• Favorite type of writing:  Poetry
  • Won the Minnesota Book Award in three different categories

Barton (Bart) Sutter, 63, is mainly a poet, but has also written essays, theatrical productions, and even song lyrics.

"I do other things and get all confused about it, but it always seems to help my poetry," Sutter said.

He tried to write a novel, but ended up stopping because it didn’t feel right.

"I realized it wasn’t the form for me.  It felt wrong and there were too many words," Sutter said.

Sutter has a Master’s degree in Creative Writing and a Bachelor’s degree in Language Arts.

He became interested in poetry in the ninth grade, after his professor gave an assignment to write a poem.

"I liked it so much, I wrote two [poems]," Sutter said.

Poems just seem to come naturally for him. He also really enjoys reading his poems to an audience.

Sutter’s advice to writers would be to pursue a different field if they are good at something else.

"The competition is ferocious and the rewards are very small," Sutter said.  "There are so many expectations put on us, but some of us just can’t help it."

His favorite part about writing is the actual process of it.

"When I am writing I don’t feel like I am creating something, but just listening to something that already exists," Sutter said.

Sutter is impressed by the number of writers that are in the Duluth area.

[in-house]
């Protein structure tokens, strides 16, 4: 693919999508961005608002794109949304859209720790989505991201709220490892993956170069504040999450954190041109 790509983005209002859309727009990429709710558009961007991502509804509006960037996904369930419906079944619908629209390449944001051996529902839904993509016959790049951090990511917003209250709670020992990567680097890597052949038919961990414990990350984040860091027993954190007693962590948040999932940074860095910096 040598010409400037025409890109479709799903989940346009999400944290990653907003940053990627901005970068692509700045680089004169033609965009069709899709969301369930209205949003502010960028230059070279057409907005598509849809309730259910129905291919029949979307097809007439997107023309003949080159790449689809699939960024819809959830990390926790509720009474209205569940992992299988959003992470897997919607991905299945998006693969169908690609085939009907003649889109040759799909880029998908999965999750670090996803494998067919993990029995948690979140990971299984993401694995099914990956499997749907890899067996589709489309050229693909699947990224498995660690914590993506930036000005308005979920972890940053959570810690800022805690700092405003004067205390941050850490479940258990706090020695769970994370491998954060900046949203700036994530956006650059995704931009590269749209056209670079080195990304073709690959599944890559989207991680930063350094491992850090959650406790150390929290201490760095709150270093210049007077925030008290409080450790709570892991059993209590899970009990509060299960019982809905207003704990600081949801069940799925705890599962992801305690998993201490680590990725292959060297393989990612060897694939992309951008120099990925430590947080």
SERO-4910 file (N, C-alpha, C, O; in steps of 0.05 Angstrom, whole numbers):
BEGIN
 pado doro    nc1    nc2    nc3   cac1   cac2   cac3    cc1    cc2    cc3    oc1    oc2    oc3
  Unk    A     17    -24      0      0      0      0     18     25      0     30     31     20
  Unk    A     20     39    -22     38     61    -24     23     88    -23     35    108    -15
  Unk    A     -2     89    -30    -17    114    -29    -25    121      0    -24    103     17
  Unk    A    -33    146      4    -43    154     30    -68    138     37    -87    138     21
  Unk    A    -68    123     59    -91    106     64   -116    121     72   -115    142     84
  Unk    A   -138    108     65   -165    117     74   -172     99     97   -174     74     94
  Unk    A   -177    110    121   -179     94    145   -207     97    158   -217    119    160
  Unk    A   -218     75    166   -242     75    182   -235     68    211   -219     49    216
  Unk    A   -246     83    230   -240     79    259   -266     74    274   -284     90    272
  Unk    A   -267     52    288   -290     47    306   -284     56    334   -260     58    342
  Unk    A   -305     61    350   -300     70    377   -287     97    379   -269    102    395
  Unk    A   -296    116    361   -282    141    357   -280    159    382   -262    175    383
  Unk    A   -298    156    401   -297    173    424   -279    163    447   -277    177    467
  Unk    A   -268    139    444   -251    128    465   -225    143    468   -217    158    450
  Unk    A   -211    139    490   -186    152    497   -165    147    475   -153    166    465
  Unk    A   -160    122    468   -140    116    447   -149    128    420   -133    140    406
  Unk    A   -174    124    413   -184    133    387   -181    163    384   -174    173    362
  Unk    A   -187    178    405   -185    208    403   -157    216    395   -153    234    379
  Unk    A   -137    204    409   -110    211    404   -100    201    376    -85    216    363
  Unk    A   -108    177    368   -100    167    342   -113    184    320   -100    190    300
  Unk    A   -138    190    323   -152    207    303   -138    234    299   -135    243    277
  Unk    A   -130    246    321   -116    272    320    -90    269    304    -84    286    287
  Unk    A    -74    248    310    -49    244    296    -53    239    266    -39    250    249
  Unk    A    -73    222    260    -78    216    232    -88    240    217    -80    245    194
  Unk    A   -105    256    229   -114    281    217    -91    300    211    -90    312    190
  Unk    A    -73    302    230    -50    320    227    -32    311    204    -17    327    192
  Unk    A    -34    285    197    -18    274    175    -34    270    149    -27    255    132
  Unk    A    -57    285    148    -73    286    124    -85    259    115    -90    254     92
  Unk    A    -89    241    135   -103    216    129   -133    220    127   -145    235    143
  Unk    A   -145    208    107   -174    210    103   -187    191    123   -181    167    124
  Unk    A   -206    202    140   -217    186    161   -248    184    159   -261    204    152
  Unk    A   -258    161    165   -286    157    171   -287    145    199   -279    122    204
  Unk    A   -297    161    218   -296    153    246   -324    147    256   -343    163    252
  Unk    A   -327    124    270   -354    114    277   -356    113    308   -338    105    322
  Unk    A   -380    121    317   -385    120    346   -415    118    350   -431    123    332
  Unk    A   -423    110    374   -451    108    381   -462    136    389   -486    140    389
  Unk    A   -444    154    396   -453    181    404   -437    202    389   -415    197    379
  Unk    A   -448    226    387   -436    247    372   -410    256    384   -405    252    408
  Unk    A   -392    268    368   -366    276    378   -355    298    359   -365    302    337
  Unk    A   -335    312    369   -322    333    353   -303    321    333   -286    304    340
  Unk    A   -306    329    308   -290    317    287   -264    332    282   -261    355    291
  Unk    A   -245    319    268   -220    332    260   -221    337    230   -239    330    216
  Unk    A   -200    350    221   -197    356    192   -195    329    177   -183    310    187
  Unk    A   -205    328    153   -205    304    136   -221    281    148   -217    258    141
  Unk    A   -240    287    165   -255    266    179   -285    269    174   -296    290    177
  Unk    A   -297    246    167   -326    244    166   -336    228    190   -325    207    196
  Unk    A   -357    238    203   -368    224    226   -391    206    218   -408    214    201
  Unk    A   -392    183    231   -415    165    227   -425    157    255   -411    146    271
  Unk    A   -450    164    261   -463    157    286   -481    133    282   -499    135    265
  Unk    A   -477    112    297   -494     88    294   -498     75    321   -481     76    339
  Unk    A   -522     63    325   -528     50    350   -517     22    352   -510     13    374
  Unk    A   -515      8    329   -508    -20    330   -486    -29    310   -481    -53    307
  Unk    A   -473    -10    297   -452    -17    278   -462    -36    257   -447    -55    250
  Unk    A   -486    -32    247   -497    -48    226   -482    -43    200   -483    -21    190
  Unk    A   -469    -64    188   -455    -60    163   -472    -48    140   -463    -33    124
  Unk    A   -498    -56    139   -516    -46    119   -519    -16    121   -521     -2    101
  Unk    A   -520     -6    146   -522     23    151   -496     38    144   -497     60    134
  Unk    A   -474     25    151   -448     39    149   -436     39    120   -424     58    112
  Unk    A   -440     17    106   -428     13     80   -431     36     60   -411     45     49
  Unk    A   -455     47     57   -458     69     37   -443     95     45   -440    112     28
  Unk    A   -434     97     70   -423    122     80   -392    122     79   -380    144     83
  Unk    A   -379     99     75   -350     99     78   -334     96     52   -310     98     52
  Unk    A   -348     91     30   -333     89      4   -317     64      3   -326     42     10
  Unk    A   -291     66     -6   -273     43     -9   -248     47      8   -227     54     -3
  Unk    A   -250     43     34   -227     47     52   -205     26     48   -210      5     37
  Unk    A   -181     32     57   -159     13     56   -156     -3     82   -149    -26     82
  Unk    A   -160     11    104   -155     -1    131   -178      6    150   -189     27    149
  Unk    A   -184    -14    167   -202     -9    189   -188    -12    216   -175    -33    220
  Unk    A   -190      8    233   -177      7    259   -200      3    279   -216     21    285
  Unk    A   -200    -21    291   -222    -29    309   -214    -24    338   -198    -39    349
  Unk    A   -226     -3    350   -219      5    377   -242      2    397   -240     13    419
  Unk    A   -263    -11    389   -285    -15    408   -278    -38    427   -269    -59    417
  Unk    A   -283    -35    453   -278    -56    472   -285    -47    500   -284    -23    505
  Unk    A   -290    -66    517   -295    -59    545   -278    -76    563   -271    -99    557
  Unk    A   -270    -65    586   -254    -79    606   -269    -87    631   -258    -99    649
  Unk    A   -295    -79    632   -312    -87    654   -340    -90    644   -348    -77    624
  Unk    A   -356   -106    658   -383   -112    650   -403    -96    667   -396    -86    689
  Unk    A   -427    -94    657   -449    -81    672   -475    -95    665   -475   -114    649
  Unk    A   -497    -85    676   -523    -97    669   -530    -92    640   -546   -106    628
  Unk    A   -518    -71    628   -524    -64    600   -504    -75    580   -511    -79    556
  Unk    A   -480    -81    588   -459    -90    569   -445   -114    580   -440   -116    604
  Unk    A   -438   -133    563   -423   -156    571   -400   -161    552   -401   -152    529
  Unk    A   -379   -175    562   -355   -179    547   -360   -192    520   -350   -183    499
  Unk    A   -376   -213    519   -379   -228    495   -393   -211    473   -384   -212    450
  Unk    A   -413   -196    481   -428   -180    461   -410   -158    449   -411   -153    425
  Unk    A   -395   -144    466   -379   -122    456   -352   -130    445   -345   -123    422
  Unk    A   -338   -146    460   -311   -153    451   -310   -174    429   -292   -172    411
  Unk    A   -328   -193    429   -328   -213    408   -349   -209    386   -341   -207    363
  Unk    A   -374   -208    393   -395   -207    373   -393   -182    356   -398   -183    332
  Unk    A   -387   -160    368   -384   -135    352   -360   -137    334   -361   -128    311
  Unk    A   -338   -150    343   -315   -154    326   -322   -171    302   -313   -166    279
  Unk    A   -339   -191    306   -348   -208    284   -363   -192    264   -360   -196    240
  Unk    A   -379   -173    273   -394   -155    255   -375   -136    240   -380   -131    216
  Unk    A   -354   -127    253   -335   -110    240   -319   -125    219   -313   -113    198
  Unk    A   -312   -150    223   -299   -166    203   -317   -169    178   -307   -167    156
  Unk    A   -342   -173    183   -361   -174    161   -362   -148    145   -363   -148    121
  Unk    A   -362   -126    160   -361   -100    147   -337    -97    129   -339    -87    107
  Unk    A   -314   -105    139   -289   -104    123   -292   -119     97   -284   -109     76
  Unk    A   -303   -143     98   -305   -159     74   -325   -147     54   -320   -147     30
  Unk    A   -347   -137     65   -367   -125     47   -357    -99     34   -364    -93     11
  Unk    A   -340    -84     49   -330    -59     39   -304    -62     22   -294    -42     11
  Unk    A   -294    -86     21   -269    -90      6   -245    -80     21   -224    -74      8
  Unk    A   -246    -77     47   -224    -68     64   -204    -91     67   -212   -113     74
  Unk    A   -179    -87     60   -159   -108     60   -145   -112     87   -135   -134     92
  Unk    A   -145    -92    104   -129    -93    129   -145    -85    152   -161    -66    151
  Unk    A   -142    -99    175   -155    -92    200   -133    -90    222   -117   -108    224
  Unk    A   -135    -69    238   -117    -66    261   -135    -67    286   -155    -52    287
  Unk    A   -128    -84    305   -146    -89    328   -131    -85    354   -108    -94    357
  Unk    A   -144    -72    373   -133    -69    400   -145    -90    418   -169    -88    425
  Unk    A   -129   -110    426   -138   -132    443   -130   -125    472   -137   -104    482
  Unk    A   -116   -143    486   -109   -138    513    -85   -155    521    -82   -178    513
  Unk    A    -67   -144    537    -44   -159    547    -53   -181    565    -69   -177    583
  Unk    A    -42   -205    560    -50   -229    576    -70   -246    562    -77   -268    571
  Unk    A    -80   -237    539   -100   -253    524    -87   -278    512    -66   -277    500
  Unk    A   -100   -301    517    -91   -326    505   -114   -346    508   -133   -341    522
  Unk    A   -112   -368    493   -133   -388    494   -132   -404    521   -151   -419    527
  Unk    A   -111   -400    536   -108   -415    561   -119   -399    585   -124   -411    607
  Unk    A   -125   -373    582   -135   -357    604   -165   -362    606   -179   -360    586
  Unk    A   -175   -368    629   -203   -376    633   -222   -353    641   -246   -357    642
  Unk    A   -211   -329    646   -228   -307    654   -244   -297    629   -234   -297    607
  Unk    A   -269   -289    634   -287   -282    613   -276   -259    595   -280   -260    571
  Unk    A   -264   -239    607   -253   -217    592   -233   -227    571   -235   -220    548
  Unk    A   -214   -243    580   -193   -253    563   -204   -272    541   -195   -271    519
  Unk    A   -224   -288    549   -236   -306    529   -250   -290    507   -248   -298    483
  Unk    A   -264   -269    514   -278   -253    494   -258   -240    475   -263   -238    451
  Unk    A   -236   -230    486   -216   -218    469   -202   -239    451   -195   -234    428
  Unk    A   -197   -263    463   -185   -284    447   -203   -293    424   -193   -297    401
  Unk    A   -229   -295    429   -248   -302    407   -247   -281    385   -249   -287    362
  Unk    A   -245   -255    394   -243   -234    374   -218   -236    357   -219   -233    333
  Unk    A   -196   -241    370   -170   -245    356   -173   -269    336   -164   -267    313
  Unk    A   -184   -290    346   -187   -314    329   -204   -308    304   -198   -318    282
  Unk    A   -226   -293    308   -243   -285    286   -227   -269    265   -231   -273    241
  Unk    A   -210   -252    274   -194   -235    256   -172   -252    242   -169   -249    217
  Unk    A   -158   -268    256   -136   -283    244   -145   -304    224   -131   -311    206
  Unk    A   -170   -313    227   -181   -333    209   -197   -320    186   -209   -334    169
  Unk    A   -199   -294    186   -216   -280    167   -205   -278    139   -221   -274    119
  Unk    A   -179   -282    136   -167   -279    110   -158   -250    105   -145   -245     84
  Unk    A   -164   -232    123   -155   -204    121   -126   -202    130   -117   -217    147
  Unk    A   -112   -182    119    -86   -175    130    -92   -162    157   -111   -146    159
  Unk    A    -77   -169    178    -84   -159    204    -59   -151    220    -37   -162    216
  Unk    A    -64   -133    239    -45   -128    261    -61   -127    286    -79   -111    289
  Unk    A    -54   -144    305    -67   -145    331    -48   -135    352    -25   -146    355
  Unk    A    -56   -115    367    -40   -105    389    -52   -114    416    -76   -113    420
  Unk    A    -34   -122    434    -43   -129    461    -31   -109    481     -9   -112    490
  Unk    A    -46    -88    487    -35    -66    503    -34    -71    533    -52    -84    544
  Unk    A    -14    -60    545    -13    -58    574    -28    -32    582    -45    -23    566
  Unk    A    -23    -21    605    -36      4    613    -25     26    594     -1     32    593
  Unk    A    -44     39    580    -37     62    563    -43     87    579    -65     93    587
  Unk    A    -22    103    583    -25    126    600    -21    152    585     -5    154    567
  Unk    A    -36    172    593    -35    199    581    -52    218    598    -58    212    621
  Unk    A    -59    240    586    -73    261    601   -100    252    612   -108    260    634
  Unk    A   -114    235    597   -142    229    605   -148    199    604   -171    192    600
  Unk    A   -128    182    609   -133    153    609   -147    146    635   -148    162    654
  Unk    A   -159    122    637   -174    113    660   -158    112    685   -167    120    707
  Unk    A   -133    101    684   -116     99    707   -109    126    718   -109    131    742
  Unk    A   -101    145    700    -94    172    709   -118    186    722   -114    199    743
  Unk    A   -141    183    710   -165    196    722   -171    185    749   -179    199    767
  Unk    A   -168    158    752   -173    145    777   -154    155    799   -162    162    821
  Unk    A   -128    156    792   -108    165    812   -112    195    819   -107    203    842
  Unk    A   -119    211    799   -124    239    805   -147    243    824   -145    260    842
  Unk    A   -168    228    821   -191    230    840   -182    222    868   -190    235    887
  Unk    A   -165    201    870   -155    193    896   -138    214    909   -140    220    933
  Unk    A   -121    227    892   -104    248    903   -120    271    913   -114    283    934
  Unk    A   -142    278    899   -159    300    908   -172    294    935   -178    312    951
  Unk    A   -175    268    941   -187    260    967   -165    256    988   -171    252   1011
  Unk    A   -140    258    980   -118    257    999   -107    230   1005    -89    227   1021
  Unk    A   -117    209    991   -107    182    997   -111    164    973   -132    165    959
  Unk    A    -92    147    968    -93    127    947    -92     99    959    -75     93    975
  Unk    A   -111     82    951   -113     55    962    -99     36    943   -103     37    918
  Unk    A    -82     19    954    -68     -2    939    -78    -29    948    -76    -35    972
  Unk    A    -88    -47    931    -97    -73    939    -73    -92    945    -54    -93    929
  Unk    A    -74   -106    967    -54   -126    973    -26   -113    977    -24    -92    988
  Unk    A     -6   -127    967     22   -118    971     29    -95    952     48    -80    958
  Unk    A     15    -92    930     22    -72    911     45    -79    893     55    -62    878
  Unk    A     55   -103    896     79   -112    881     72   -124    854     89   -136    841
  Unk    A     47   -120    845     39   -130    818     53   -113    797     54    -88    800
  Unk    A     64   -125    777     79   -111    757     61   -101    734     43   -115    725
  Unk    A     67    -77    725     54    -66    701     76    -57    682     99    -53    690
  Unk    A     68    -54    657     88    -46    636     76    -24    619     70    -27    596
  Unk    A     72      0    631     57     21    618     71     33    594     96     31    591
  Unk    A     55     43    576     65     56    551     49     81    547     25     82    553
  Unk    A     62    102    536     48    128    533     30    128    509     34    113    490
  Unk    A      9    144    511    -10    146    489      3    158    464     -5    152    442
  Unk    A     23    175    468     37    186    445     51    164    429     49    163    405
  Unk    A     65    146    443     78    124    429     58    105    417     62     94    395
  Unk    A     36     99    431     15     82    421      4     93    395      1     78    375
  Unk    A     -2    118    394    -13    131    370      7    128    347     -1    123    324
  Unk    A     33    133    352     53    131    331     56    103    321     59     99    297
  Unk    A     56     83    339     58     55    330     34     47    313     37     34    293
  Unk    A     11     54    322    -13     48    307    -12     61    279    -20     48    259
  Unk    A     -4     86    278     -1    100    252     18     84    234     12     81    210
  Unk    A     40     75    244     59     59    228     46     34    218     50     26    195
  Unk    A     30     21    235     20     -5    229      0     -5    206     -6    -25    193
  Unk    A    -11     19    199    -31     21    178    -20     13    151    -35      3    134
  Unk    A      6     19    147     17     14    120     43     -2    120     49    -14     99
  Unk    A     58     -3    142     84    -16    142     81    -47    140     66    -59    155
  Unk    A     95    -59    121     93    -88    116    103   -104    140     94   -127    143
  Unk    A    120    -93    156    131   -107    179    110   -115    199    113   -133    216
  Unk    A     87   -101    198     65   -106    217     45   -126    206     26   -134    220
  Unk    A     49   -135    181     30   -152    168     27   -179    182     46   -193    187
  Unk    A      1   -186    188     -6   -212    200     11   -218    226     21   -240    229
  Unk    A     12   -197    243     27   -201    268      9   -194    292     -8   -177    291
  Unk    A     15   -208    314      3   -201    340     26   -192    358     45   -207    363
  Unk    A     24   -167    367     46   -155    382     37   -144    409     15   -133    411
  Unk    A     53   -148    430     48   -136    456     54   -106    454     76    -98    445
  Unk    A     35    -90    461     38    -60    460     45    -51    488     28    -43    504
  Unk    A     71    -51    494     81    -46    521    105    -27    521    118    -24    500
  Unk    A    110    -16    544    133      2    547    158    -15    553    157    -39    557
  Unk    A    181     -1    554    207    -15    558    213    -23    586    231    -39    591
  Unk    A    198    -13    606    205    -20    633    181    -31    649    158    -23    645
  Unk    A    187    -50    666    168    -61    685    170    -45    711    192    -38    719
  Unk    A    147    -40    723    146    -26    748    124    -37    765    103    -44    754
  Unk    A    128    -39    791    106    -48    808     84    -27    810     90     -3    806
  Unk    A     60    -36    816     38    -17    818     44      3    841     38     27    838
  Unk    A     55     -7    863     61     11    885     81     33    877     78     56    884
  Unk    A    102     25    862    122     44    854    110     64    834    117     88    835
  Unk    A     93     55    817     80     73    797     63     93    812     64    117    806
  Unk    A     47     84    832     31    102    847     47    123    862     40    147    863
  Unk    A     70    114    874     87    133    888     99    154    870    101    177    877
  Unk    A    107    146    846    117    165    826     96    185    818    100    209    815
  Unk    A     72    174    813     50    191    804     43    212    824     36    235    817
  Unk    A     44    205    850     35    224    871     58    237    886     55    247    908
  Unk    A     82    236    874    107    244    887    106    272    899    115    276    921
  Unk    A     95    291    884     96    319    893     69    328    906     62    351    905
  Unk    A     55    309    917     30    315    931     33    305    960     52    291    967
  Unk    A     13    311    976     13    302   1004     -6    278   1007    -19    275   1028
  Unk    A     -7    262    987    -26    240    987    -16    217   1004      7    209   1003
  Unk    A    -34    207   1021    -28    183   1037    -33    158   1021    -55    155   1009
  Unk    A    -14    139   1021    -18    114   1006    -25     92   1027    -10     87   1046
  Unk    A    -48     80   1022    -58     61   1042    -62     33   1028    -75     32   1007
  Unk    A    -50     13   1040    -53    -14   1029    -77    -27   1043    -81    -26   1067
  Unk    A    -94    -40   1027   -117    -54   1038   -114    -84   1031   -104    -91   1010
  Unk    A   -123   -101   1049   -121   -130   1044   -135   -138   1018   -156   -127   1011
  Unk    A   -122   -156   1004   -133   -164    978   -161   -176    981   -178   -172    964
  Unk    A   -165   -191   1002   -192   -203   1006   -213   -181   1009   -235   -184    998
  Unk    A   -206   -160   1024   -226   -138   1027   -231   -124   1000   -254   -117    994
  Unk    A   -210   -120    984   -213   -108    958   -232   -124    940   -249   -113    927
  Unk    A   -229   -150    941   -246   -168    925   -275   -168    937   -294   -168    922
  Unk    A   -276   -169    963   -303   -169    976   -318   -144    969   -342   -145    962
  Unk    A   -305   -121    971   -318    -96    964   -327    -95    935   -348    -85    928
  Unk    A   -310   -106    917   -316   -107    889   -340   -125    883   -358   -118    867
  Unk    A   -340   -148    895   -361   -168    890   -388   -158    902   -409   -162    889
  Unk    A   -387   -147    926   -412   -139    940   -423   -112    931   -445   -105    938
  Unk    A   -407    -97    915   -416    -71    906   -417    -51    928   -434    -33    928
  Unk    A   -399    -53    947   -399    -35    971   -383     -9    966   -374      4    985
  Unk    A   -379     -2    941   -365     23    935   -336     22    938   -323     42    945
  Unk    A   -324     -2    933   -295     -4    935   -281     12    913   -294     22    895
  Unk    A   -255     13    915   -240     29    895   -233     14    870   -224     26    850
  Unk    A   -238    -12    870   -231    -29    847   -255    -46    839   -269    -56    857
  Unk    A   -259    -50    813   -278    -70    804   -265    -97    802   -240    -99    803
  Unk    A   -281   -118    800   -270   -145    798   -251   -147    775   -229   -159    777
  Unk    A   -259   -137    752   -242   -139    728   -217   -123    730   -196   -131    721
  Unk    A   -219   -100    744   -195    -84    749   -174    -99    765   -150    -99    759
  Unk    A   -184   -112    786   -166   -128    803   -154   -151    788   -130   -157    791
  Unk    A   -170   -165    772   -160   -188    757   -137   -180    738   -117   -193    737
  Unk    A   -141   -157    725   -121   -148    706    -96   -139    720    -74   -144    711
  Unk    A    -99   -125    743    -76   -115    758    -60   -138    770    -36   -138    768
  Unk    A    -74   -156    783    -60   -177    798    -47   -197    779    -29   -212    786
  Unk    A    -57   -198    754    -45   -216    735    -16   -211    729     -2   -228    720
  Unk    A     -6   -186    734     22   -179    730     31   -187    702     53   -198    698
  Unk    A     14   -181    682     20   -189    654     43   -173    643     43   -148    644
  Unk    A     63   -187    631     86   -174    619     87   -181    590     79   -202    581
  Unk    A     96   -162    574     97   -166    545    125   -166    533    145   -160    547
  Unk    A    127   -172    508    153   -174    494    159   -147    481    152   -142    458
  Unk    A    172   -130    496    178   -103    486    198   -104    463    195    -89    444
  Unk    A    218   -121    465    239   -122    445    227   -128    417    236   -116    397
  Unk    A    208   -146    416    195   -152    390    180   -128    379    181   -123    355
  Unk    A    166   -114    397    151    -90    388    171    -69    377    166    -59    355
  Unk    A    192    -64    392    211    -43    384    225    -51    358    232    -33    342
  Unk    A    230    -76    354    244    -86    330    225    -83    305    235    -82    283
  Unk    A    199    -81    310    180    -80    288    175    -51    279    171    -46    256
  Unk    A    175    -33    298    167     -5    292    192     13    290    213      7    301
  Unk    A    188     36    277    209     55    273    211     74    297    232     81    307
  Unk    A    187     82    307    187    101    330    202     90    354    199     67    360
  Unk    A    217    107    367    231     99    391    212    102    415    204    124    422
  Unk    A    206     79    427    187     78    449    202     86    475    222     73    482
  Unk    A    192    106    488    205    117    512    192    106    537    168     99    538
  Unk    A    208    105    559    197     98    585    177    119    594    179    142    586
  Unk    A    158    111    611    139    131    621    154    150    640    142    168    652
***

"There are a remarkable number of good writers in a city of this size. It is unbelievable," Sutter said. "I  can name about a half dozen poets off the top of my head who are some of the best in the state, maybe even the nation."

Sutter is currently working on revising a collection of Haiku poems.

"I wrote about 365 poems and have already thrown out half of them," Sutter said.

He is also currently working on other poems with a Scandinavian theme.

"That is my background, and those are the people I grew up around," Sutter said.

3. Joeseph Maiolo

Photo submitted by Joseph Maiolo.

Quick Facts:

  • Writer and educator
  • Has three different degrees from three separate universities
  • Has had his work published in The Sewanee Review, Ploughshares, Shenandoah, The Texas Review and The Greensboro Review
  • Favorite type of writing:  Fictional short stories
  • Several of his stories have won national awards, including citation in The Best American Short Stories, a Pushcart Prize, two National Endowment for the Arts Literary Fellowships, and three PEN/Syndicated Fiction Awards

Joseph Maiolo is a writer as well as an educator and became interested in writing in the eighth grade when he wrote an essay to try to impress a girl. His teacher made him read his work to the class.

"I remember that being the first time that I had written anything, and the teacher asked me to read it and I read it and it was a good feeling," Maiolo said.

He never really thought about becoming a writer.

"I didn’t think much about it. It is just something that happened and I knew that I had to do it," Maiolo said. "I didn’t know where it would lead, and I certainly didn’t think that it would be the best seller."

Maiolo said that being a English teacher has improved his writing immensely over the years.

He has written short stories, a documentary, a memoir and screenplays.

"Over the years, as you write daily, you accumulate work and that is what I’ve done," Maiolo said. "Most of it is very satisfying and has seen print, but of course there are also some rejects."

Maiolo is originally from West Virginia and says that the style of writing is very different in Duluth than it is in the South.

"I taught for several years in Minnesota and many years in Virginia and I’ve had star writers in both places," Maiolo said.